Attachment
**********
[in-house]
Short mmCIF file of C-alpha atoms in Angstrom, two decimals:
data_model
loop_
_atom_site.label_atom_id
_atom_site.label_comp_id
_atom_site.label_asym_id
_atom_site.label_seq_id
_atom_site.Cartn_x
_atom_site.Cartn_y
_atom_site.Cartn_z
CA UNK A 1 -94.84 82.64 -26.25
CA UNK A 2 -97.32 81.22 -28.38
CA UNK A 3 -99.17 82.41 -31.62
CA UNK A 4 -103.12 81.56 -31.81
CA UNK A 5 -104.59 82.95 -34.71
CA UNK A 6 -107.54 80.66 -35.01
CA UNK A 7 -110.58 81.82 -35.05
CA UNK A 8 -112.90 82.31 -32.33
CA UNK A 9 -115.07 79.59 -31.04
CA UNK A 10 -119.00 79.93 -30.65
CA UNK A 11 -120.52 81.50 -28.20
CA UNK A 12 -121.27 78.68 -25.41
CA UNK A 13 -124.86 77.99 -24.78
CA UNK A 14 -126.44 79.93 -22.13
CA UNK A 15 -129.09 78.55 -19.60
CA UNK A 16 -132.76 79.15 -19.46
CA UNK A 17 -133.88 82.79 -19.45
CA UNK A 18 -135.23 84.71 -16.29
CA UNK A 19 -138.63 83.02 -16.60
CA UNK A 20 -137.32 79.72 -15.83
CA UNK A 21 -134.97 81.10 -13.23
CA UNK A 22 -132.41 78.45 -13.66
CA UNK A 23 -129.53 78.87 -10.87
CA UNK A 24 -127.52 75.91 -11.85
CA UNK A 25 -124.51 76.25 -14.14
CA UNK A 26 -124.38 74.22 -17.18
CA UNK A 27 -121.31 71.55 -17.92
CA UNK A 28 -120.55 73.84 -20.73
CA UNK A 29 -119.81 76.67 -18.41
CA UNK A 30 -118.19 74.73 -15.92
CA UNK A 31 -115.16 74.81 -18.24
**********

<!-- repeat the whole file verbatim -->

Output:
[in-house]
Short mmCIF file of C-alpha atoms in Angstrom, two decimals:
data_model
loop_
_atom_site.label_atom_id
_atom_site.label_comp_id
_atom_site.label_asym_id
_atom_site.label_seq_id
_atom_site.Cartn_x
_atom_site.Cartn_y
_atom_site.Cartn_z
CA UNK A 1 -94.84 82.64 -26.25
CA UNK A 2 -97.32 81.22 -28.38
CA UNK A 3 -99.17 82.41 -31.62
CA UNK A 4 -103.12 81.56 -31.81
CA UNK A 5 -104.59 82.95 -34.71
CA UNK A 6 -107.54 80.66 -35.01
CA UNK A 7 -110.58 81.82 -35.05
CA UNK A 8 -112.90 82.31 -32.33
CA UNK A 9 -115.07 79.59 -31.04
CA UNK A 10 -119.00 79.93 -30.65
CA UNK A 11 -120.52 81.50 -28.20
CA UNK A 12 -121.27 78.68 -25.41
CA UNK A 13 -124.86 77.99 -24.78
CA UNK A 14 -126.44 79.93 -22.13
CA UNK A 15 -129.09 78.55 -19.60
CA UNK A 16 -132.76 79.15 -19.46
CA UNK A 17 -133.88 82.79 -19.45
CA UNK A 18 -135.23 84.71 -16.29
CA UNK A 19 -138.63 83.02 -16.60
CA UNK A 20 -137.32 79.72 -15.83
CA UNK A 21 -134.97 81.10 -13.23
CA UNK A 22 -132.41 78.45 -13.66
CA UNK A 23 -129.53 78.87 -10.87
CA UNK A 24 -127.52 75.91 -11.85
CA UNK A 25 -124.51 76.25 -14.14
CA UNK A 26 -124.38 74.22 -17.18
CA UNK A 27 -121.31 71.55 -17.92
CA UNK A 28 -120.55 73.84 -20.73
CA UNK A 29 -119.81 76.67 -18.41
CA UNK A 30 -118.19 74.73 -15.92
CA UNK A 31 -115.16 74.81 -18.24